World Economy

Wall Street Losses Modest But Broad

Wall Street Losses Modest But BroadWall Street Losses Modest But Broad

US stocks and Wall Street were lower in early trading as a weak jobless claims data pushed investors to continue taking profits in a market that had rallied to repeated records.

The day’s losses were modest but broad, with nine of the ten primary S&P 500 sectors lower. Utilities, considered a defensive play that outperforms in periods of economic weakness, were the only group in positive territory, gaining 0.1 percent, Reuters reported.

Energy shares continued to be weak, falling 0.8 percent as the worst-performing group. The sector has lost 4.6 percent this month amid a 4.9 percent drop in crude oil.

Wall Street has retreated recently, with the S&P 500 on track for its sixth decline in the past eight sessions. While the benchmark index is less than 1 percent from Friday’s record close, investors have found few reasons to buy at current levels. The S&P closed under its 14-day moving average for a second straight session on Wednesday in a sign of weakening near-term momentum.

 Longer-Term Trend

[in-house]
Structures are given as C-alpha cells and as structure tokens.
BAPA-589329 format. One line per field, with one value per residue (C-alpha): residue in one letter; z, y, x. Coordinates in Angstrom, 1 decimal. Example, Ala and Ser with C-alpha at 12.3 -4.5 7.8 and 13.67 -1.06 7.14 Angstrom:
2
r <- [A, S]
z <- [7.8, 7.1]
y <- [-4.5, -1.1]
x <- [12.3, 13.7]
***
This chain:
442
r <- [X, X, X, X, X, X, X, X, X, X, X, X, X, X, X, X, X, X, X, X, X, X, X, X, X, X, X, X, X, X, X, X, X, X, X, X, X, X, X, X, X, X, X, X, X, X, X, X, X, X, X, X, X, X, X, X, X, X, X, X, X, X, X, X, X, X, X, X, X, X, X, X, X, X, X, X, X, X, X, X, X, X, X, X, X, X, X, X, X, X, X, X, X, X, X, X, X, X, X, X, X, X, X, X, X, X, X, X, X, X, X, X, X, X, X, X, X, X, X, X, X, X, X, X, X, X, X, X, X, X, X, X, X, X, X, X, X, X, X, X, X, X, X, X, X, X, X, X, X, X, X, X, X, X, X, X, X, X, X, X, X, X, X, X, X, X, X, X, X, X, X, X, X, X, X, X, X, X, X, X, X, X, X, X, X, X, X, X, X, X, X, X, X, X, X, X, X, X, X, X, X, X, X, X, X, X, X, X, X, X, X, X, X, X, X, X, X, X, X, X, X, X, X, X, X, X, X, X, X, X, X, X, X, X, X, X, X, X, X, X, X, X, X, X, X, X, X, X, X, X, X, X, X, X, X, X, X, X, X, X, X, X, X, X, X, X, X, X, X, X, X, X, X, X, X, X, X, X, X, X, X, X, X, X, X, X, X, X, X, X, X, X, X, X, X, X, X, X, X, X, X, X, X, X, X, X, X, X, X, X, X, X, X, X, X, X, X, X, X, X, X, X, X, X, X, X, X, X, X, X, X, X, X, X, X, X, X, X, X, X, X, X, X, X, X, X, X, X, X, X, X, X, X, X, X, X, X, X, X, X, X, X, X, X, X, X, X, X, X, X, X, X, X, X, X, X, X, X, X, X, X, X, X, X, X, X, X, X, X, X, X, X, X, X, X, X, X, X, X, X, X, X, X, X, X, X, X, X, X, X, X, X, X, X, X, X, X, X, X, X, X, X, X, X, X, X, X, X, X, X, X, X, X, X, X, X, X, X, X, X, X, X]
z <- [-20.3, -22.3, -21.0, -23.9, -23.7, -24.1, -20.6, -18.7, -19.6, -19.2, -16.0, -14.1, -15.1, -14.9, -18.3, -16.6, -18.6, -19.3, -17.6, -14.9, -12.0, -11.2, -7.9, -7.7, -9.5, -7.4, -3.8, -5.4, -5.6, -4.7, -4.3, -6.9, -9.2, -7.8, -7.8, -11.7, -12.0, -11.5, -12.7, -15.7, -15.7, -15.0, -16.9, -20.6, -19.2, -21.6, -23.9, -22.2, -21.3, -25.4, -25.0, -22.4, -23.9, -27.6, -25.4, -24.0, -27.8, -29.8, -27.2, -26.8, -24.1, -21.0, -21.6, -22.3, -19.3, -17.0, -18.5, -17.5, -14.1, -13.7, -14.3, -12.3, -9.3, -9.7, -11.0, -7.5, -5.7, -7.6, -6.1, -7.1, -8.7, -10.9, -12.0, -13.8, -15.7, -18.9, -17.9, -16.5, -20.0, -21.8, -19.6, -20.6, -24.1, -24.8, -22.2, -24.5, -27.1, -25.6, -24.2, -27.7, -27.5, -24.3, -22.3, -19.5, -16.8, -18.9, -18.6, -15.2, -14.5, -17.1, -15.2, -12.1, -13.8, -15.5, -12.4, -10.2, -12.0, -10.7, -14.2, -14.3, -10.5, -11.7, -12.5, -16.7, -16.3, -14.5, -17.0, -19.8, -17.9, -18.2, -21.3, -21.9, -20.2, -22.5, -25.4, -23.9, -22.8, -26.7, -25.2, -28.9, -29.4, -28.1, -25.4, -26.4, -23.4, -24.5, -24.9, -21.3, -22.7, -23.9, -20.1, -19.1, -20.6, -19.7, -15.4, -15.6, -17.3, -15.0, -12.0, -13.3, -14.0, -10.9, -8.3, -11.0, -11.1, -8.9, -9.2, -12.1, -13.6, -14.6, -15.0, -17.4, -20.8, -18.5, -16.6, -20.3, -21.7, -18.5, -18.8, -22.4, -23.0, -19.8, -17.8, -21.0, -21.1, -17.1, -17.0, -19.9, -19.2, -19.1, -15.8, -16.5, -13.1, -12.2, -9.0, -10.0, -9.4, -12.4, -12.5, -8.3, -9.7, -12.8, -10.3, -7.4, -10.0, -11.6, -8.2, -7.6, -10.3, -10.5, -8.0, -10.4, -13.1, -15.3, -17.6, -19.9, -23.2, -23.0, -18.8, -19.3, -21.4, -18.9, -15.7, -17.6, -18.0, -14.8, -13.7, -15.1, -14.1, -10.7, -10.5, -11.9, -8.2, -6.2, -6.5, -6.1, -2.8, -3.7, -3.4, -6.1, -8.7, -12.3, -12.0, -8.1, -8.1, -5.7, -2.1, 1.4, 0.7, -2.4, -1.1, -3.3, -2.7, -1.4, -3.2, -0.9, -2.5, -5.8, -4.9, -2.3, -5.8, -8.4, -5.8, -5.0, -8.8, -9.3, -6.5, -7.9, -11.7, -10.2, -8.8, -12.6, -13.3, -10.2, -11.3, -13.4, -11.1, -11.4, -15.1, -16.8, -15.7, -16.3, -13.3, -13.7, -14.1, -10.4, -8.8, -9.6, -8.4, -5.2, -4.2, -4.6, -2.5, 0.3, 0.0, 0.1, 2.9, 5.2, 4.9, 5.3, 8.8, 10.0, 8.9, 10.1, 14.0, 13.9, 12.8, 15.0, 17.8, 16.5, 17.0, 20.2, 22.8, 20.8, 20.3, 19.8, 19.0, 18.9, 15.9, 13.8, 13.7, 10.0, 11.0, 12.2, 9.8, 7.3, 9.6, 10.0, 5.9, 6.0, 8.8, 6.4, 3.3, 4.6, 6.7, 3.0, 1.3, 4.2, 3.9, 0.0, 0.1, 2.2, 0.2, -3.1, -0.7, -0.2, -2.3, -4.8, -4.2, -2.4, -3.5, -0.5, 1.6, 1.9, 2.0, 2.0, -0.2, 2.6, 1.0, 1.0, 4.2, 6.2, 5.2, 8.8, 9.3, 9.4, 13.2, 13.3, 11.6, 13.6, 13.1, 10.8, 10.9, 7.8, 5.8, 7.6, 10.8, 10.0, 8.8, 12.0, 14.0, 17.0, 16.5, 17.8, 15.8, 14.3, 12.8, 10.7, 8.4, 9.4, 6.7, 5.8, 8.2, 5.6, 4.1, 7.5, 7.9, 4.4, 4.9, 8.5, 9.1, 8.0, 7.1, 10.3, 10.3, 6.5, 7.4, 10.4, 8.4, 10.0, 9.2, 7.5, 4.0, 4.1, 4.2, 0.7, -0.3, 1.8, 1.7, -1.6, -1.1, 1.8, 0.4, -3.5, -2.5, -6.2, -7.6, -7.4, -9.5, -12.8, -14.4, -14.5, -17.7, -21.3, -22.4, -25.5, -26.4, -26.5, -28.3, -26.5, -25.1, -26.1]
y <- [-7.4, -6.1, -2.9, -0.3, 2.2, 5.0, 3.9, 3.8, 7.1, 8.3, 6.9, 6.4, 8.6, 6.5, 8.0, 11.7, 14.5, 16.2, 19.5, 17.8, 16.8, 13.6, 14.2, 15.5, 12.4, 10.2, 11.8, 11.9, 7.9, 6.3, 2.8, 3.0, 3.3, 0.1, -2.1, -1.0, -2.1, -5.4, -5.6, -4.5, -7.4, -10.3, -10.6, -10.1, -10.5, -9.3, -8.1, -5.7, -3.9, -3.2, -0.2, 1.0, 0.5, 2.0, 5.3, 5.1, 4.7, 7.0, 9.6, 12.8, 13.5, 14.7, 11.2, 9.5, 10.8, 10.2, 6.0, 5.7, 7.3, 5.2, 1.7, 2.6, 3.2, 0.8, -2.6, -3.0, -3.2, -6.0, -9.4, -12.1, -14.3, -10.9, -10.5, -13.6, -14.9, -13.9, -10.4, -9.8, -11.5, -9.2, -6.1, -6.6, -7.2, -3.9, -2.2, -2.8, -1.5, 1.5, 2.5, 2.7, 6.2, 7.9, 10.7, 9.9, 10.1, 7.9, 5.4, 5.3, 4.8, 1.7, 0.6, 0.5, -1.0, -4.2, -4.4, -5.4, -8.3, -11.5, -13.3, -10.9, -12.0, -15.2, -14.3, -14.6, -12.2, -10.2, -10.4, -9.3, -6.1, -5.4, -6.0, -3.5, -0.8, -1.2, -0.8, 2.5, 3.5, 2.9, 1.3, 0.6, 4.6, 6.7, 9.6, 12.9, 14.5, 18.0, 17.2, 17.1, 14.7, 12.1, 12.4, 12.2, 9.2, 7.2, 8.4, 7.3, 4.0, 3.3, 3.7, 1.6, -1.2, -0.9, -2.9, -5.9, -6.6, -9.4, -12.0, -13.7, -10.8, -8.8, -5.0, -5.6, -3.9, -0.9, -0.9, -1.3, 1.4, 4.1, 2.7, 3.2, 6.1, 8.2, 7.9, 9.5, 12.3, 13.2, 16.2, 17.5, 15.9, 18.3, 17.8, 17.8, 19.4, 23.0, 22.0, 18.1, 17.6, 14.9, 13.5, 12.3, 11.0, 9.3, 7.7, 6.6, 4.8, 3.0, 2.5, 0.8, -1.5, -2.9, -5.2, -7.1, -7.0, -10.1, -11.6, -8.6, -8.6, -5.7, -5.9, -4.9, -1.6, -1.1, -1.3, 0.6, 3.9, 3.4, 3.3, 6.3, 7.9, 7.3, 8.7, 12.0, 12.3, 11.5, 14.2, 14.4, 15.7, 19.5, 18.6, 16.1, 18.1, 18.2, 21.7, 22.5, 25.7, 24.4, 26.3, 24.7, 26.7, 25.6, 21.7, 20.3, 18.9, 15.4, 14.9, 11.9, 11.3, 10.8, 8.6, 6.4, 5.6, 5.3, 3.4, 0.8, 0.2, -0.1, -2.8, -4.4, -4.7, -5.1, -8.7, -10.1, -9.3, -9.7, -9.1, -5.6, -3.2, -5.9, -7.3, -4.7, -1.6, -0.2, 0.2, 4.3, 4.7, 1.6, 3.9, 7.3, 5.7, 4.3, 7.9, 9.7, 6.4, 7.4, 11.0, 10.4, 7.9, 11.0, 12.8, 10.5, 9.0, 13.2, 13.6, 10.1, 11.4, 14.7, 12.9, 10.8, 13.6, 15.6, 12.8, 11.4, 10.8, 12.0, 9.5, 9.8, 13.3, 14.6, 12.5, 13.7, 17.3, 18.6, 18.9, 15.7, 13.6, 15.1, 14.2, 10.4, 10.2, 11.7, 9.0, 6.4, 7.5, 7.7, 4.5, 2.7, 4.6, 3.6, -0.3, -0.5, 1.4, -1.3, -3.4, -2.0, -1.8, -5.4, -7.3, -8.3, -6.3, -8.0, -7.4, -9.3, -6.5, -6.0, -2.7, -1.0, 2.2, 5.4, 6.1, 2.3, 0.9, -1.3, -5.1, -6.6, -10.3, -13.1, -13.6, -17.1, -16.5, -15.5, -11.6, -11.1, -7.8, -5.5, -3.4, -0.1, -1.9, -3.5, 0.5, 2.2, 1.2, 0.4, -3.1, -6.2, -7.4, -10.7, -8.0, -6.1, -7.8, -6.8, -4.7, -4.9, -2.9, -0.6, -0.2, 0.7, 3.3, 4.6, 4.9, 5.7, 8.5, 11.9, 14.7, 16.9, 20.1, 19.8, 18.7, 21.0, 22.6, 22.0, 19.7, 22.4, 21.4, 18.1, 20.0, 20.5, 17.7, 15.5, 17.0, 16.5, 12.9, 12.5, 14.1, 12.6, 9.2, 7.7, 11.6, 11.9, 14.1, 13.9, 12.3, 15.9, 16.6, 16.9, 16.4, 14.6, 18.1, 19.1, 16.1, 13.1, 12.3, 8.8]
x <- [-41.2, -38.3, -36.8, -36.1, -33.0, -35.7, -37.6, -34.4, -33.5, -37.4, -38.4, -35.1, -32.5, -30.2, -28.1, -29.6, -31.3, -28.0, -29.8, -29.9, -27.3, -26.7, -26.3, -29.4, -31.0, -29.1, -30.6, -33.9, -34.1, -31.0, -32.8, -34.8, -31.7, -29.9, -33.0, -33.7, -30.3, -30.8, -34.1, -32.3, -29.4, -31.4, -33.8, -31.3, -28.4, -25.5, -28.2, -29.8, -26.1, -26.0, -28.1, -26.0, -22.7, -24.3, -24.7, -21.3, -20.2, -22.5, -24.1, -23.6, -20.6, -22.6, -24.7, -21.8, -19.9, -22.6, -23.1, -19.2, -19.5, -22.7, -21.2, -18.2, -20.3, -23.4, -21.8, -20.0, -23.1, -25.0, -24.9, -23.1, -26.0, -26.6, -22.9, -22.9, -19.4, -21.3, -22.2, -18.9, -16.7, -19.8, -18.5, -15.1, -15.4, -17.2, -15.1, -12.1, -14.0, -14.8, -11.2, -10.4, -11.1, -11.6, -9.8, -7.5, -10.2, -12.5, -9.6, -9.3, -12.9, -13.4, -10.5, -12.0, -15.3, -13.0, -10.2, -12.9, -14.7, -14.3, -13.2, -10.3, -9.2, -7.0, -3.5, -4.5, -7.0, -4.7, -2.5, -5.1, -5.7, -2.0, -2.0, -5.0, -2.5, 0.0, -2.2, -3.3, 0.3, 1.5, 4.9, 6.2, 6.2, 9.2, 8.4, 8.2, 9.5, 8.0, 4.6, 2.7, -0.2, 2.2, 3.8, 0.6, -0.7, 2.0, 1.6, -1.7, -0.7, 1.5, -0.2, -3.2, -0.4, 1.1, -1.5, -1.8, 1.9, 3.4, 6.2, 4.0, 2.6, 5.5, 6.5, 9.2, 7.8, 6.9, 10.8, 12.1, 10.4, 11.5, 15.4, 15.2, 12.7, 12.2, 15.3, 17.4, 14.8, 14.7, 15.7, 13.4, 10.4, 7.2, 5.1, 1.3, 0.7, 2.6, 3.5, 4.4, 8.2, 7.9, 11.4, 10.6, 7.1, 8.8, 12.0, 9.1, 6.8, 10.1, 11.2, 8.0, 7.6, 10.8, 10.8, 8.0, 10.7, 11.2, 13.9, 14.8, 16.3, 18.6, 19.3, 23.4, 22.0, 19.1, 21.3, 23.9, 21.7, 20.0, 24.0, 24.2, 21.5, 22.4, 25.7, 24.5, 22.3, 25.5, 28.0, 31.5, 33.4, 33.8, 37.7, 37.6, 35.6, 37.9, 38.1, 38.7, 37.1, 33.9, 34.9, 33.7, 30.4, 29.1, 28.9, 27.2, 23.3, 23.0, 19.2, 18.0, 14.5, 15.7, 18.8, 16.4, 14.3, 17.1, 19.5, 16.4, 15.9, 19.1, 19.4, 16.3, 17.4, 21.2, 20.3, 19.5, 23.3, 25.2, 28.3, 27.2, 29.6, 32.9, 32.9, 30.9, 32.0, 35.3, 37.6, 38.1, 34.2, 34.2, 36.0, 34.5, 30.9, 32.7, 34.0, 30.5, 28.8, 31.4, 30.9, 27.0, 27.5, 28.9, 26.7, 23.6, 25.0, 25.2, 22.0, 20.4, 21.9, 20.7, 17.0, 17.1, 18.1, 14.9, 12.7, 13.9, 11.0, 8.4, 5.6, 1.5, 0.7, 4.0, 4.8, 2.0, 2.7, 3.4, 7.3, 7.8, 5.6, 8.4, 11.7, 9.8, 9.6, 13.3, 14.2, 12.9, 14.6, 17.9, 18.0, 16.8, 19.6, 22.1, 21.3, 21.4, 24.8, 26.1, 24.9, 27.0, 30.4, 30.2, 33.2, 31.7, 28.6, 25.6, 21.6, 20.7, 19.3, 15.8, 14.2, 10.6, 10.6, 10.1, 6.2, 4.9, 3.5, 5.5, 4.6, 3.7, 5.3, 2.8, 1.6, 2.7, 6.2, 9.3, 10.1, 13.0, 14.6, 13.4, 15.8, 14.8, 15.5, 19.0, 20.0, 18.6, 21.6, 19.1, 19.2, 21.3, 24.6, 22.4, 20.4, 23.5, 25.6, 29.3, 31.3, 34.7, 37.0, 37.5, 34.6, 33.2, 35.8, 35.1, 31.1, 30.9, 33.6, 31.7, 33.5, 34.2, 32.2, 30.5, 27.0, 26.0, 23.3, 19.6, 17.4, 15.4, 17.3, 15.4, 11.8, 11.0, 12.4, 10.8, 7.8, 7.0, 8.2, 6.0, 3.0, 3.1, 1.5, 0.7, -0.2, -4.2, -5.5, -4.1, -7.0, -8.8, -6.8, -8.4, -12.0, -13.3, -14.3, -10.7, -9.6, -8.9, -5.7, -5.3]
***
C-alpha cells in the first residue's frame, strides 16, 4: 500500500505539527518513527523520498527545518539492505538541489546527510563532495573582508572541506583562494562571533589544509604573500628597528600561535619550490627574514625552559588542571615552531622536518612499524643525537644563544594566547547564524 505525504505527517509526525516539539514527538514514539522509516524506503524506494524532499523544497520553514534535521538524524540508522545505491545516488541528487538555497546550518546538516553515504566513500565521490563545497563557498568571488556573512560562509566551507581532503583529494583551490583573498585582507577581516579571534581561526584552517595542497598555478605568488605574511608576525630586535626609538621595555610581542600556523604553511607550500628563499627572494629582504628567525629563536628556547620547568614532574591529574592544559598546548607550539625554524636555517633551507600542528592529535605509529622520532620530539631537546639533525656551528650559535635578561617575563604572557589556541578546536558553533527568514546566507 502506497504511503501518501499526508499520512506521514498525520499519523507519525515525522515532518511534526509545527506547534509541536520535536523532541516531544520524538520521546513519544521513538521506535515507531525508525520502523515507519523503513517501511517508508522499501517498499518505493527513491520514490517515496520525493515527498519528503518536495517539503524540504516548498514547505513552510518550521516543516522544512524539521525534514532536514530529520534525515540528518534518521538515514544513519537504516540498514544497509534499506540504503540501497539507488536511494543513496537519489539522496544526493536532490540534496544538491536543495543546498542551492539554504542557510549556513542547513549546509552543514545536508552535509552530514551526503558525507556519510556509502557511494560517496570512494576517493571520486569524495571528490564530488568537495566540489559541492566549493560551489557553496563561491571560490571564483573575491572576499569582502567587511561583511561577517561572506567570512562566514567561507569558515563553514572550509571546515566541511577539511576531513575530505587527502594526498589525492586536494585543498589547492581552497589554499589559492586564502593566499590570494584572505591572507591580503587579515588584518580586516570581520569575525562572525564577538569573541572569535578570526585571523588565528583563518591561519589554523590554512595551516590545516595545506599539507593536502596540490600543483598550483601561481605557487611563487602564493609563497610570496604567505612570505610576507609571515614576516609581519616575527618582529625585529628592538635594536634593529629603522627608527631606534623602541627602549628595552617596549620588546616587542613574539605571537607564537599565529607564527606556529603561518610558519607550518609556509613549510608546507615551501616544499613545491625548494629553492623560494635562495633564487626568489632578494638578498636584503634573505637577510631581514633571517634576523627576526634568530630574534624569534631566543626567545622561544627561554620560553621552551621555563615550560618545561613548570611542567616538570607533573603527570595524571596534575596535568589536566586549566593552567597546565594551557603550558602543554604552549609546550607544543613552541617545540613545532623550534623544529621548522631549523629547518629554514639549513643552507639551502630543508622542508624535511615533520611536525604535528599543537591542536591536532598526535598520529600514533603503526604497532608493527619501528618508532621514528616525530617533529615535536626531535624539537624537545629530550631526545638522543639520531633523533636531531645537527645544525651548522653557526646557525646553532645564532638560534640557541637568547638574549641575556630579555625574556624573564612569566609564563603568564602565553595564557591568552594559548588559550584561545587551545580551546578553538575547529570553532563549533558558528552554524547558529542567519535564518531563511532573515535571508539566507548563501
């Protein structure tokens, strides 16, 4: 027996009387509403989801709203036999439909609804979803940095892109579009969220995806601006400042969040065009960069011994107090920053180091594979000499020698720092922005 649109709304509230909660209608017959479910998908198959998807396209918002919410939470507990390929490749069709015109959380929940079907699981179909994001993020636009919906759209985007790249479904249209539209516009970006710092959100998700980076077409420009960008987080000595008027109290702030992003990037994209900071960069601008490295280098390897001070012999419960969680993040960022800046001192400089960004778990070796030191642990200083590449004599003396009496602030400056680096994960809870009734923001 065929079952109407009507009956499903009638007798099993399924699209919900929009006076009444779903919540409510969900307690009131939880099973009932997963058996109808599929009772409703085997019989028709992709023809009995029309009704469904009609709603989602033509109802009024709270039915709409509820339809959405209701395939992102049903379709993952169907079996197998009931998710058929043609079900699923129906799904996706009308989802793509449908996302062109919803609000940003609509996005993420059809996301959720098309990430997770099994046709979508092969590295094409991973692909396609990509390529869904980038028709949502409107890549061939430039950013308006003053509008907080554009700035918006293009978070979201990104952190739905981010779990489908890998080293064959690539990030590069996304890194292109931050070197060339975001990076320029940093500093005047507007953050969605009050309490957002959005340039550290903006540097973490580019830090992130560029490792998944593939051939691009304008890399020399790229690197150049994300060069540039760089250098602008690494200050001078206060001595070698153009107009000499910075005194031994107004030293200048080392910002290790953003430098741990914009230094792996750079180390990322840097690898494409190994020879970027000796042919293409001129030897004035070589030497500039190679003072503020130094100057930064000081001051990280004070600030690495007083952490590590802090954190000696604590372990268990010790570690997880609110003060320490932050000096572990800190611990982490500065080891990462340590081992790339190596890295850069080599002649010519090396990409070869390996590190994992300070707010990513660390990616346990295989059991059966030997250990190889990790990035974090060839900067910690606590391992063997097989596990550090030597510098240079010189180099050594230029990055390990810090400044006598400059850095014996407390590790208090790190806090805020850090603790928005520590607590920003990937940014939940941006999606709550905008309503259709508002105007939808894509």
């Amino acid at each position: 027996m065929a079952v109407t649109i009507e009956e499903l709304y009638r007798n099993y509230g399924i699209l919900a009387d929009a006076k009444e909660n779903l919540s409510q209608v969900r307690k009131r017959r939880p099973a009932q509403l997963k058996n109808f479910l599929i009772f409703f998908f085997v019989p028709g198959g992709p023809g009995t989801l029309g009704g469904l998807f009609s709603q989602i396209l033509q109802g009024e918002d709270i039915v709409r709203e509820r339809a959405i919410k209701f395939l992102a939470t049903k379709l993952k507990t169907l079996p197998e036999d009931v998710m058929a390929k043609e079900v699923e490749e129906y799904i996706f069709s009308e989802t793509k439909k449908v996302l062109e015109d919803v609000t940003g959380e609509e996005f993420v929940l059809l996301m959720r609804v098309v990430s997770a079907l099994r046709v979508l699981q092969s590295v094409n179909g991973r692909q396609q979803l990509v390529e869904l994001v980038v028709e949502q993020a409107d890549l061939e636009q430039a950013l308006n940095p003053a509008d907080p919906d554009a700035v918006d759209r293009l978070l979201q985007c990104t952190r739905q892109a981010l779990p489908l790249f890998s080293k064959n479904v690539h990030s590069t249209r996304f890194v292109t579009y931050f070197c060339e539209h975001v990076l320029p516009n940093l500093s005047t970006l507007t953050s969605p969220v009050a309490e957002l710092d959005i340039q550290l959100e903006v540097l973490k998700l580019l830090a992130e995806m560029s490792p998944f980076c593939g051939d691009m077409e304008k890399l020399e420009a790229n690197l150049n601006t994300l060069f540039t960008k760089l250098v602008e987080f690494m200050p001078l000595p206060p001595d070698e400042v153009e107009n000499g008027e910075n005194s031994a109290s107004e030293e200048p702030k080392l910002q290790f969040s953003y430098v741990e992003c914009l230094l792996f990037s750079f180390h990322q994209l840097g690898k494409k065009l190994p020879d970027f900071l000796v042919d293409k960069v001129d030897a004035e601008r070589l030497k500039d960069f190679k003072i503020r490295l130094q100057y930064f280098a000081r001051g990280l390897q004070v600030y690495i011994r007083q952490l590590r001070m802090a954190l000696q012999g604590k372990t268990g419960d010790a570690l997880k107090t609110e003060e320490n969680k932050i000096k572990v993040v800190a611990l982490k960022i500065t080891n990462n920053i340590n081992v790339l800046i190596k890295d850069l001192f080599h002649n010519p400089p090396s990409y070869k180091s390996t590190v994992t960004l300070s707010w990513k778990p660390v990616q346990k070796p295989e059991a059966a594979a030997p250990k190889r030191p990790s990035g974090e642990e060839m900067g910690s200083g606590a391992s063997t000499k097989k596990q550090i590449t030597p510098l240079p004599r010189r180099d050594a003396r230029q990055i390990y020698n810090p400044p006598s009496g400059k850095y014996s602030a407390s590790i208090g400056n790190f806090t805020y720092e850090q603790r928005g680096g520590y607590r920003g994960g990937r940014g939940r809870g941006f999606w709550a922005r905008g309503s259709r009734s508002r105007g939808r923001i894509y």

Many analysts view the longer-term uptrend as intact. In addition to holding near record levels, the S&P hasn’t suffered a prolonged pullback in months, with investors using pronounced market drops as buying opportunities.

“Fundamentally, we’re at all-time highs for profits and dividends and global trade, so the market should continue its longer-term trend higher,” said Tim Courtney, chief investment officer of Exencial Wealth Advisors in Oklahoma City.

“The one thing the market is concerned about is when interest rates are going to rise, but with the weak jobs data, the Fed has cover to push that back until next year.”

The Dow Jones industrial average was down 59.27 points, or 0.35 percent, to 17,009.44, the S&P 500 lost 5.91 points, or 0.3 percent, to 1,989.78 and the Nasdaq Composite fell 16.44 points, or 0.36 percent, to 4,570.08.

Meanwhile, the Financial Industry Regulatory Authority has narrowed its search for a new head of its arbitration unit to two of its own long-time officials, according to a person familiar with the matter.

FINRA, Wall Street’s industry-funded watchdog, will replace the retiring chief of its arbitration unit with either Richard Berry, the unit’s director of case administration, or Kenneth Andrichik, its mediation director, the person said.

Linda Fienberg, who has been FINRA’s arbitration head for 18 years, will retire at the end of November, the regulator said.